Sari Stenfors, executive director of the Augmented Leadership Institute in California, looks upon anyone who wears glasses or uses a smartphone as a potential future cyborg. One day, she believes, we will be able to connect with machines and even other human brains to allow work to become more decentralized as people strive for a state of greater happiness. In her future, personal data will be the most valuable asset you can own or sell.
“How many of you would like to impact your own future, to make it better?” Stenfors asked the audience in an appearance as a keynote speaker at the annual Slush Helsinki event for startup companies and investors, just a few weeks before the end of 2017. “How many of you have taken it upon yourselves to do something about it?”
She added, “It’s up to us to choose which parts we want to adopt. We need to think what features we would like to have more in the future.”
Staying warm is a huge deal
Among the other people at Slush, an event attended by thousands of startup entrepreneurs, were two young Finns: Aino Aarnio-Juurinen and Suvi Ellilä. Each represents a new company with big ideas and plans for success.
Aarnio-Juurinen is cofounder and chief tech officer of heated-clothing manufacturer Avanto Technologies (avanto is the Finnish word for a hole cut in the ice on the surface of a lake or the sea for purposes of winter swimming). She designed a scuba-diving suit with an infrared heating system as part of her master’s thesis at Aalto University in the Finnish capital region. Working with business partner Visa Kupias, Aarnio-Juurinen wanted to create user-friendly wearable technology with style. Now Avanto is moving toward making its infrared heating technology available to established companies in the clothing industry.
“We can help people who work in a cold environment, such as construction workers, guards, military personnel or sailors, by bringing adjustable heat to the garment itself,” Aarnio-Juurinen says. “That lessens the need for multiple layers of clothing and improves performance.”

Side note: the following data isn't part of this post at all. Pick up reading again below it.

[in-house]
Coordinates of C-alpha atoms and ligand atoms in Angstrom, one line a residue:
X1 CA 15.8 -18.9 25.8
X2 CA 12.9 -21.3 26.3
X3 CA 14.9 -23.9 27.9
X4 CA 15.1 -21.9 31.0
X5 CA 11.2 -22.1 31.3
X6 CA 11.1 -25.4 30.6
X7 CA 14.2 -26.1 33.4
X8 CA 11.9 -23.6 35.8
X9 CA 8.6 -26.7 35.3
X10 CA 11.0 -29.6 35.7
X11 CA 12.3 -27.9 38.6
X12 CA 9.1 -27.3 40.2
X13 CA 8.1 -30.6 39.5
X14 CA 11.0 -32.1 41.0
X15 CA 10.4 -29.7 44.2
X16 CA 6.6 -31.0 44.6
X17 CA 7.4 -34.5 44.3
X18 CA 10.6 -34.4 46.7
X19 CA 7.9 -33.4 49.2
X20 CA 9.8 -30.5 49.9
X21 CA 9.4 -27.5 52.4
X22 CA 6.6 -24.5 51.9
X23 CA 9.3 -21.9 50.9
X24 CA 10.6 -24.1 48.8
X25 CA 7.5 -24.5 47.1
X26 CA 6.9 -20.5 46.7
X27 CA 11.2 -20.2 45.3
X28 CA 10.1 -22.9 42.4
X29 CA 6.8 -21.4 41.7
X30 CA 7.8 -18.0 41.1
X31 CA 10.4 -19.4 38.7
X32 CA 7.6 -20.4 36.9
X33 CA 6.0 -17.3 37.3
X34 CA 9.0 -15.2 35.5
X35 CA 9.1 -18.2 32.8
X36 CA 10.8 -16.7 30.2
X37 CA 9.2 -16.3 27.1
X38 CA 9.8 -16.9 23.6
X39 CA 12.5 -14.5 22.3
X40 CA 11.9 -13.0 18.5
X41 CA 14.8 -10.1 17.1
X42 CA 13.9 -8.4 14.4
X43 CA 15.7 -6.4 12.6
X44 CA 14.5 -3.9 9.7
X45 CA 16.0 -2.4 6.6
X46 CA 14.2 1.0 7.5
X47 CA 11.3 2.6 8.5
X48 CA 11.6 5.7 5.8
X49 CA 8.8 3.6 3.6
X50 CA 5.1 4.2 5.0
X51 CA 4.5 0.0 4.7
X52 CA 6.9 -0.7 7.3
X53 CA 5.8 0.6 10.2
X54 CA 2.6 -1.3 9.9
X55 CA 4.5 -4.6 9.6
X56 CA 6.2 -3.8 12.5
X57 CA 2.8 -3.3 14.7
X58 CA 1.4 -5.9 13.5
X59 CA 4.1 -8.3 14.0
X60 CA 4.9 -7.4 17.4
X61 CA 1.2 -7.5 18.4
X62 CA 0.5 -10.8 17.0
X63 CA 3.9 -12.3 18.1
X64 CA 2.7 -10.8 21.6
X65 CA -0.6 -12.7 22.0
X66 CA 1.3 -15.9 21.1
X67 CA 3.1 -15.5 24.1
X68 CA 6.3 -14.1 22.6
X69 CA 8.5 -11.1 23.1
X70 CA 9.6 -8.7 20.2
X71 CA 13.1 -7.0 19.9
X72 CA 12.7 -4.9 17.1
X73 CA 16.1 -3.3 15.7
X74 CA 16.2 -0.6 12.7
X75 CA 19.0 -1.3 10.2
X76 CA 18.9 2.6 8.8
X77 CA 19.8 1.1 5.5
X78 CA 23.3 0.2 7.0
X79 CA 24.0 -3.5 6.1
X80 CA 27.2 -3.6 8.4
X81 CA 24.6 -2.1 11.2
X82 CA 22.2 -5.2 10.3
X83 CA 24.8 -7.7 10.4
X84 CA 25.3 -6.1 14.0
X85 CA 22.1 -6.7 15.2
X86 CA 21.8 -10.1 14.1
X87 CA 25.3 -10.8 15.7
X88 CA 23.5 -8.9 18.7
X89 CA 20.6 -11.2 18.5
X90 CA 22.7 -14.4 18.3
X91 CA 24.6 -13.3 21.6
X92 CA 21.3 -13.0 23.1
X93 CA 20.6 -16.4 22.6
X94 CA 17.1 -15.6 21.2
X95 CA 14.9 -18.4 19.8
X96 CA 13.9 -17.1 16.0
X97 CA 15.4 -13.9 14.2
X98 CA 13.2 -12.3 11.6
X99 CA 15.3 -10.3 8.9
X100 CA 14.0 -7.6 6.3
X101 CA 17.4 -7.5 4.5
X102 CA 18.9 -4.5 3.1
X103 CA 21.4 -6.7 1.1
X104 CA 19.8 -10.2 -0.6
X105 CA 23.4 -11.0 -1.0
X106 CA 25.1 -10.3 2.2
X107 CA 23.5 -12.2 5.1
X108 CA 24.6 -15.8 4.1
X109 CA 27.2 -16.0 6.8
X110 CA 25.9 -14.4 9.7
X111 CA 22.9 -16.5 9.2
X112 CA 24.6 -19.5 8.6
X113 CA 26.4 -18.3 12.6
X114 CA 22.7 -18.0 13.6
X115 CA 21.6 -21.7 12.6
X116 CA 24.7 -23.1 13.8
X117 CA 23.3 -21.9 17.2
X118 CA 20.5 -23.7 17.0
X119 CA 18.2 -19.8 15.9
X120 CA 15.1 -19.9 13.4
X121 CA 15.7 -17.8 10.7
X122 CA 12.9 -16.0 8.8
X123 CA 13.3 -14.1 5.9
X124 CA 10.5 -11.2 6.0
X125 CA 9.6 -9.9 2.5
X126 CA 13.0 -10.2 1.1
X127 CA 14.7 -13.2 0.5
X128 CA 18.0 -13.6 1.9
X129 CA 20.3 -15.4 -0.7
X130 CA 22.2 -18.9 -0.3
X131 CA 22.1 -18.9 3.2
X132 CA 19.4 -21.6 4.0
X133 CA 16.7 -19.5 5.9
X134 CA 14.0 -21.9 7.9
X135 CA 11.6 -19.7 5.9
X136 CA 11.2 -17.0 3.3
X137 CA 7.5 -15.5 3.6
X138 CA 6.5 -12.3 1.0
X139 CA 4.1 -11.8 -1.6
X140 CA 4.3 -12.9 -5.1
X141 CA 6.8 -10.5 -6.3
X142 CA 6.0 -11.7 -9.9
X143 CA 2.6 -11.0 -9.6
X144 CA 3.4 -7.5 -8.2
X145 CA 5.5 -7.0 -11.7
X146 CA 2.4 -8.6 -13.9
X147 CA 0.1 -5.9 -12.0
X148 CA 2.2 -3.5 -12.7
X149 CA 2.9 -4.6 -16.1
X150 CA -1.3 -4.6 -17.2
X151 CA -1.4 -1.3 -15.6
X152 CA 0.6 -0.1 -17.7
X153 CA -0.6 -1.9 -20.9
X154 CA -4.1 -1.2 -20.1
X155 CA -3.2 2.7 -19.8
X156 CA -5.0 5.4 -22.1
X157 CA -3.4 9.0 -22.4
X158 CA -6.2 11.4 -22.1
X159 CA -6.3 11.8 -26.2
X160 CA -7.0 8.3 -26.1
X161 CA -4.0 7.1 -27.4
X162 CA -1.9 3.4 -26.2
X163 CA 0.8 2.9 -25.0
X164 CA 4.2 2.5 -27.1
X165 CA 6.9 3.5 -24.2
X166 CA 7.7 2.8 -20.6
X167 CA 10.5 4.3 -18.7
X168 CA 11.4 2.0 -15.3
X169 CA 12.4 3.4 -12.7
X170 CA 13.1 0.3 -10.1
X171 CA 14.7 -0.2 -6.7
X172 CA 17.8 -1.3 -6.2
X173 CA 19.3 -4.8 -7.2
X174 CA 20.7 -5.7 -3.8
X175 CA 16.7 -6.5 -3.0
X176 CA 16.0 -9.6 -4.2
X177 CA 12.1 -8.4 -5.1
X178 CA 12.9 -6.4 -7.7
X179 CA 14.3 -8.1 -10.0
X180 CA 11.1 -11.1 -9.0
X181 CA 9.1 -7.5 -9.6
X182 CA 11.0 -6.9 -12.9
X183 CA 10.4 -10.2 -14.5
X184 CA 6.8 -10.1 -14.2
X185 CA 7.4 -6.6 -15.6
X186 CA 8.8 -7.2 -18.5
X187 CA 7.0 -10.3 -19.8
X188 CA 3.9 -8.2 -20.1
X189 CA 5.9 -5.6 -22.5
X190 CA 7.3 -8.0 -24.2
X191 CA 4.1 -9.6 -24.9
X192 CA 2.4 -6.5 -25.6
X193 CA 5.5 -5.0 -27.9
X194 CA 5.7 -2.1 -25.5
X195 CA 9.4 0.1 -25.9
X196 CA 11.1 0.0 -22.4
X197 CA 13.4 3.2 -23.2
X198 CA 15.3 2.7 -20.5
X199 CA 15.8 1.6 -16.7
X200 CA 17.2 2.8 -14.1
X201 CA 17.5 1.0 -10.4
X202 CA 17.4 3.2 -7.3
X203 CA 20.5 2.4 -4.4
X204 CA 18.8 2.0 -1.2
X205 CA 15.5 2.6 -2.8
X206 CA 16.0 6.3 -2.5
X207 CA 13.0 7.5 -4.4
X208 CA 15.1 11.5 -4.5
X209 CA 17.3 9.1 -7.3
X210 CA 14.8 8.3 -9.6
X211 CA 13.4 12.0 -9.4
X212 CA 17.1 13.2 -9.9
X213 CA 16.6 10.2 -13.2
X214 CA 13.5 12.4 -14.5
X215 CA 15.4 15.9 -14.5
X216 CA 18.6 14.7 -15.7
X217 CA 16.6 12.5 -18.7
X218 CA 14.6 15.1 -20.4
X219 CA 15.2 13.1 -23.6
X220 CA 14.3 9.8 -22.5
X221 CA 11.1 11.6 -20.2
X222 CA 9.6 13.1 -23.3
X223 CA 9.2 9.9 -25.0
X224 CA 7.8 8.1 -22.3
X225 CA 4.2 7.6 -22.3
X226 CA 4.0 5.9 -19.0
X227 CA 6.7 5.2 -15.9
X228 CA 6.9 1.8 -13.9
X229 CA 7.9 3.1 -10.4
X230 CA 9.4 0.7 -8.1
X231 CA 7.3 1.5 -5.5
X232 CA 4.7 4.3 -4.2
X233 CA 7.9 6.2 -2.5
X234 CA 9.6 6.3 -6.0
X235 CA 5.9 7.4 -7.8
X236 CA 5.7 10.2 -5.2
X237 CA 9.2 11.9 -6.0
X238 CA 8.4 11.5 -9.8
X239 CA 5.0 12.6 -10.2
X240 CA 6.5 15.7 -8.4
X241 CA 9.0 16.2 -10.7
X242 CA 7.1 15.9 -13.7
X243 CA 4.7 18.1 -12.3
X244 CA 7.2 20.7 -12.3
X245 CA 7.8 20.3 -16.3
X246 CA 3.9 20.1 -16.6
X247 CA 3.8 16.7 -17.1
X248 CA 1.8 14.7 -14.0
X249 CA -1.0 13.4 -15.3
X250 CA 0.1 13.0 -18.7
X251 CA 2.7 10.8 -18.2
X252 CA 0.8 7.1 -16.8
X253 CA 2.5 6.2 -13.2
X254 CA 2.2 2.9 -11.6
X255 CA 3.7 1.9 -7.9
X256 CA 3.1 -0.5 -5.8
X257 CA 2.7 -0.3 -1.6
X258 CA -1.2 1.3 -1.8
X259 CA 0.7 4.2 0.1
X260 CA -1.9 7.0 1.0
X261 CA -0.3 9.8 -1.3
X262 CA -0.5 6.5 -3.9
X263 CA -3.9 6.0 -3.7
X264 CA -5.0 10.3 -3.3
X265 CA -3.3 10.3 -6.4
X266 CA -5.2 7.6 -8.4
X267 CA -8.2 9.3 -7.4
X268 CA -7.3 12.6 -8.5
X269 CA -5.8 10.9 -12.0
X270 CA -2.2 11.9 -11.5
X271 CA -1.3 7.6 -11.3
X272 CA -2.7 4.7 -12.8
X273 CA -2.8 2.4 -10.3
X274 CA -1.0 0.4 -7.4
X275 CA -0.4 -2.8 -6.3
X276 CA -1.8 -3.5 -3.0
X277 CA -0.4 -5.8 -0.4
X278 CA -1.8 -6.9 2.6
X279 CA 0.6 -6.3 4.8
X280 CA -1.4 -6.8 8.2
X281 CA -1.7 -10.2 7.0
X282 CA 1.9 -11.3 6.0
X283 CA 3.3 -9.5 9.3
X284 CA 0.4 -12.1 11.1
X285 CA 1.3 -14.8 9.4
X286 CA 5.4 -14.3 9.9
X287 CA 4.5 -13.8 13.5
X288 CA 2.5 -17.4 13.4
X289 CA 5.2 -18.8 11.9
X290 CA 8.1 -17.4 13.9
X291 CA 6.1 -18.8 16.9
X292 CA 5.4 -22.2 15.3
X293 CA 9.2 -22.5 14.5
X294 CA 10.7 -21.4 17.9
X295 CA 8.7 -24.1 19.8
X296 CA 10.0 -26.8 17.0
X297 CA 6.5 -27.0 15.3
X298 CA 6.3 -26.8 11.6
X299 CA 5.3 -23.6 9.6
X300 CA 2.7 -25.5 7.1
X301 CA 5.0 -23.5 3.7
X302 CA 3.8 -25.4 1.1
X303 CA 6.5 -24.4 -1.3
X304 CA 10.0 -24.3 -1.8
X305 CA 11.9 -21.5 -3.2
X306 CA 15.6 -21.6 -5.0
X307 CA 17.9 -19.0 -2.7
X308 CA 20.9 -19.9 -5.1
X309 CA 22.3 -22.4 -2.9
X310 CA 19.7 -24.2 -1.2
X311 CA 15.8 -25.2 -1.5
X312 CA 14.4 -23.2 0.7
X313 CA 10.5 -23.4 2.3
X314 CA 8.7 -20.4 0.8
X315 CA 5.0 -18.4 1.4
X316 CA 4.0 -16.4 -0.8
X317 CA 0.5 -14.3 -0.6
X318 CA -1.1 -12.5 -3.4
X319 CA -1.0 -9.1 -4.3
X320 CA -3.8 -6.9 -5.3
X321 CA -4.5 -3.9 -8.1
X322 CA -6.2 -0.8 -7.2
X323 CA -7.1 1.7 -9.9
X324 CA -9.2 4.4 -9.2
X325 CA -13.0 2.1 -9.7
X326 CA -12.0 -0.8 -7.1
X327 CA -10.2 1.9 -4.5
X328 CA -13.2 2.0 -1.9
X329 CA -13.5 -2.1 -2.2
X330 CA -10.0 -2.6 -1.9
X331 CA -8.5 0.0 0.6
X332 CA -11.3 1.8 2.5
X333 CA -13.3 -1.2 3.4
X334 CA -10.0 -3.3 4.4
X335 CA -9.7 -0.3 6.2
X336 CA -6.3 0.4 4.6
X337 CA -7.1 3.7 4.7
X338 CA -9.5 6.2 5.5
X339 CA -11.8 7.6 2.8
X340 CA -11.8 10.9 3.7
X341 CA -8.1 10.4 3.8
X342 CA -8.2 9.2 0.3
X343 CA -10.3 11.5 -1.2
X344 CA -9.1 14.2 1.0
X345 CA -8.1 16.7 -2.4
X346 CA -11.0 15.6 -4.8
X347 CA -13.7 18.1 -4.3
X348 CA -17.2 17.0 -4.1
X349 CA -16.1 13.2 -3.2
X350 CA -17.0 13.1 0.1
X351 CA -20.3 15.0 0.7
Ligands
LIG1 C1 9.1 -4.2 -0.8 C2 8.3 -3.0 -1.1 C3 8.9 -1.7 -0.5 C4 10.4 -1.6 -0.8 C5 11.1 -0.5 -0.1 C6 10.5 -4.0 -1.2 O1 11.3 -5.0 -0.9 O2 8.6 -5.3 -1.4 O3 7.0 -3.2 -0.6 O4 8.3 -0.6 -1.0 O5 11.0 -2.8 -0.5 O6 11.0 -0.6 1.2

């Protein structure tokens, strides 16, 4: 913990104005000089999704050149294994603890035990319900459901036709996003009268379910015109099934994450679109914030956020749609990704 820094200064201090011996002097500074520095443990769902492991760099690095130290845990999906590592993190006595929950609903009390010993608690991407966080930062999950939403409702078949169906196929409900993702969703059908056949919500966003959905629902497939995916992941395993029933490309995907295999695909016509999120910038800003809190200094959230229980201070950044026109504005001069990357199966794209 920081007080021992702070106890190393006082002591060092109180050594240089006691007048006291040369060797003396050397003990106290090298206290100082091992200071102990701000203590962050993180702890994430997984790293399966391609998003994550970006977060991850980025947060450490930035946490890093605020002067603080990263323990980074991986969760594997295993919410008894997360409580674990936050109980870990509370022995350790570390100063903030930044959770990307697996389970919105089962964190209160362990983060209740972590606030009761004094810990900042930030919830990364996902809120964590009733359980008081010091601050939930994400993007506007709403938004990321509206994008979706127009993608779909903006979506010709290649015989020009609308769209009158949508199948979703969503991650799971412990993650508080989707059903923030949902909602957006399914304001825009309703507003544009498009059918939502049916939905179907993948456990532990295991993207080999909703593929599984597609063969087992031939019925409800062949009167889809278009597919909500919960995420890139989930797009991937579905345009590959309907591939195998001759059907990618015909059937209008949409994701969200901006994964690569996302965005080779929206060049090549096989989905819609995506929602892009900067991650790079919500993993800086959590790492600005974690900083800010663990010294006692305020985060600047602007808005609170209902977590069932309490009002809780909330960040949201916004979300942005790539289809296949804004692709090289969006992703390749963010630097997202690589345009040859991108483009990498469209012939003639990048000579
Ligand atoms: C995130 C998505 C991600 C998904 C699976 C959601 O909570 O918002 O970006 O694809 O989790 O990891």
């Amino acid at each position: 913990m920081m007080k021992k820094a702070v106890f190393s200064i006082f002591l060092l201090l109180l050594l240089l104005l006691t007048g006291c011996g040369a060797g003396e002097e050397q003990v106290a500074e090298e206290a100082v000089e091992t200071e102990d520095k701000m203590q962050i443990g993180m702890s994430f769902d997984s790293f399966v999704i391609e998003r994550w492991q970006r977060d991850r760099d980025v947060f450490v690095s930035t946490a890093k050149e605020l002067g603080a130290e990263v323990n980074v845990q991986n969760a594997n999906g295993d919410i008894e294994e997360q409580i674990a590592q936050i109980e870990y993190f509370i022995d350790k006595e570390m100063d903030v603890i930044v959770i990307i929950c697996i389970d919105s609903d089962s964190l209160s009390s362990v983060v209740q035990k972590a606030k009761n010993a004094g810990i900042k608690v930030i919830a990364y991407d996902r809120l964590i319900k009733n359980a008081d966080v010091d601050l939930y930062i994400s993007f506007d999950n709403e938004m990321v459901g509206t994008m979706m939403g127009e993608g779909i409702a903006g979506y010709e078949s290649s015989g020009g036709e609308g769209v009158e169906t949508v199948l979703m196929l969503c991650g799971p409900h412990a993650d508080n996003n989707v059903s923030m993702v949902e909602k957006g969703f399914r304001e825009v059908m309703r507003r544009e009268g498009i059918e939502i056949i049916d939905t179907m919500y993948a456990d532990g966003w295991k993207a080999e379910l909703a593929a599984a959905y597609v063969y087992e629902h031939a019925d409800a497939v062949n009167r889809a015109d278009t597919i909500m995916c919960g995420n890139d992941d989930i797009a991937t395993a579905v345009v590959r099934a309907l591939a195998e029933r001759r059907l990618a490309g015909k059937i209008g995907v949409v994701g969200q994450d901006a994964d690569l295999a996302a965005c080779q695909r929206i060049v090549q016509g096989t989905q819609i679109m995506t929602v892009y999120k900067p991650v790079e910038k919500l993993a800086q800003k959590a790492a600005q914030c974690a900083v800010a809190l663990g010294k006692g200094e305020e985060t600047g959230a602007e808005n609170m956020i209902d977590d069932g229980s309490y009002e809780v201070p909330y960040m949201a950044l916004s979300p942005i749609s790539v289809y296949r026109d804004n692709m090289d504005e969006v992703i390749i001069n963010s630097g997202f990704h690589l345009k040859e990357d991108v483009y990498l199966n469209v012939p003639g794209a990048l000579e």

Her small company, which includes the two founders and one employee, aspires to become a market leader in wearable integrated-heating solutions. Avanto Technologies has already caught the attention of some investors, and finished in the top 50 in the Slush 100 Showcase competition for startups.
Clearing contradictory demands
Suvi Ellilä’s Selko, an artificial intelligence (AI) company aiming to solve legislative and requirement-data problems in engineering, finished in the top 10 of the Slush 100 Showcase.
“The [top 10 placement] was better than we expected,” says Ellilä, who joined Selko’s four-person team as chief operating officer in April 2017.
Through artificial intelligence, Selko (a Finnish word that denotes clarity and comprehensibility) helps large engineering companies handle substantial amounts of bureaucratic requirements.
By way of example, Ellilä says that an engineering company working with aircraft, satellites or nuclear power plants could be subject to many regulations. Her company could help engineers sort through the legislative texts and the possibly contradictory demands they contain.
AI could also help businesses maintain safety regulations within budget, possibly saving taxpayer money on publicly funded projects and preventing workplace accidents. Selko wants to use AI for product development and to expand its capabilities into law and healthcare, among other areas.
“It’s up to us how far we can go into teaching the algorithms to pick up peculiarities of different industries,” Ellilä says. “But we have more ideas than time, so we need to make sure to put our efforts in the right place.”
Thinking big and small
Both Ellilä and Avanto Technologies’ Aarnio-Juurinen say they are most intrigued by innovation through nanotechnology – the manipulation of matter on an atomic, molecular, and supramolecular scale that can be used in healthcare, chemistry, biology, engineering and other fields.
“I’m very interested in nanomotors [tiny devices that move things around] in bionanotechnology, where ingenious biological mechanisms are used for nanostructures,” says Ellilä. Thinking on another scale, she says, “I’d also like to use my time more efficiently, so I find the idea of self-driving cars very appealing.”
Aarnio-Juurinen also follows rapidly advancing nanotech and its applications, capable of self-cleaning textiles. However, a clothes designer by trade, she wonders about sustainability and the future of the culture of consumption.
“We don’t necessarily need more useless things in this world, but we can improve the current solutions by ecological thinking,” she says. “For example, clothes could be recycled back into raw materials, or the whole garment industry could be revolutionised by 3D printing.”
By Nina Broström, February 2018